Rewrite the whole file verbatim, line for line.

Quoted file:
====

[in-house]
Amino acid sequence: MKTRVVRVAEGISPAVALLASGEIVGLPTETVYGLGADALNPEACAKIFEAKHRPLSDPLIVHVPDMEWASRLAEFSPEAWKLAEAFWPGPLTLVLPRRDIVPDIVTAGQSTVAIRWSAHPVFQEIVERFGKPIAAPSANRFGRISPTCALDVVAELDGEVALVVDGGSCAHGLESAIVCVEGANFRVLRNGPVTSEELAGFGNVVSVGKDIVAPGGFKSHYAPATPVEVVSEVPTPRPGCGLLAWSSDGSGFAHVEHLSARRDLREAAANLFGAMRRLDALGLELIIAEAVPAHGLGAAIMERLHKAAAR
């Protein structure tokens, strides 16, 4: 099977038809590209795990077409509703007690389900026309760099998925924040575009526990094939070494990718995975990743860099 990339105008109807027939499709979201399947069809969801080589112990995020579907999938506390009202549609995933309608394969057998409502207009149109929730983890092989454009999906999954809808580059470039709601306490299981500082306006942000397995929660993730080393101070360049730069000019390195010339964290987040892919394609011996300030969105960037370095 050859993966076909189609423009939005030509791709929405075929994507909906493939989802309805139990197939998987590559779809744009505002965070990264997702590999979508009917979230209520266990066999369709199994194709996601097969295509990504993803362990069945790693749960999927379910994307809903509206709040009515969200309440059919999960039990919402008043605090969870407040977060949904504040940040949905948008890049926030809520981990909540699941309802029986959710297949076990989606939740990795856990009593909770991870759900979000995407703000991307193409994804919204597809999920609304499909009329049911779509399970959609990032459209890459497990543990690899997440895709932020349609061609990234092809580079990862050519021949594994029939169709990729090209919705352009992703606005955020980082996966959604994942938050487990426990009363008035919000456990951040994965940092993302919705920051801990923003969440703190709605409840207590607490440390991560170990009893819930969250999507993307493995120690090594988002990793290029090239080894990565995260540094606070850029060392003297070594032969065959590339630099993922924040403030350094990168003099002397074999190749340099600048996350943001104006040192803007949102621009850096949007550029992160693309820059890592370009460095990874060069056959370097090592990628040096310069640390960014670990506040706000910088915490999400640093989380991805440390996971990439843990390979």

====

[in-house]
Amino acid sequence: MKTRVVRVAEGISPAVALLASGEIVGLPTETVYGLGADALNPEACAKIFEAKHRPLSDPLIVHVPDMEWASRLAEFSPEAWKLAEAFWPGPLTLVLPRRDIVPDIVTAGQSTVAIRWSAHPVFQEIVERFGKPIAAPSANRFGRISPTCALDVVAELDGEVALVVDGGSCAHGLESAIVCVEGANFRVLRNGPVTSEELAGFGNVVSVGKDIVAPGGFKSHYAPATPVEVVSEVPTPRPGCGLLAWSSDGSGFAHVEHLSARRDLREAAANLFGAMRRLDALGLELIIAEAVPAHGLGAAIMERLHKAAAR
């Protein structure tokens, strides 16, 4: 099977038809590209795990077409509703007690389900026309760099998925924040575009526990094939070494990718995975990743860099 990339105008109807027939499709979201399947069809969801080589112990995020579907999938506390009202549609995933309608394969057998409502207009149109929730983890092989454009999906999954809808580059470039709601306490299981500082306006942000397995929660993730080393101070360049730069000019390195010339964290987040892919394609011996300030969105960037370095 050859993966076909189609423009939005030509791709929405075929994507909906493939989802309805139990197939998987590559779809744009505002965070990264997702590999979508009917979230209520266990066999369709199994194709996601097969295509990504993803362990069945790693749960999927379910994307809903509206709040009515969200309440059919999960039990919402008043605090969870407040977060949904504040940040949905948008890049926030809520981990909540699941309802029986959710297949076990989606939740990795856990009593909770991870759900979000995407703000991307193409994804919204597809999920609304499909009329049911779509399970959609990032459209890459497990543990690899997440895709932020349609061609990234092809580079990862050519021949594994029939169709990729090209919705352009992703606005955020980082996966959604994942938050487990426990009363008035919000456990951040994965940092993302919705920051801990923003969440703190709605409840207590607490440390991560170990009893819930969250999507993307493995120690090594988002990793290029090239080894990565995260540094606070850029060392003297070594032969065959590339630099993922924040403030350094990168003099002397074999190749340099600048996350943001104006040192803007949102621009850096949007550029992160693309820059890592370009460095990874060069056959370097090592990628040096310069640390960014670990506040706000910088915490999400640093989380991805440390996971990439843990390979």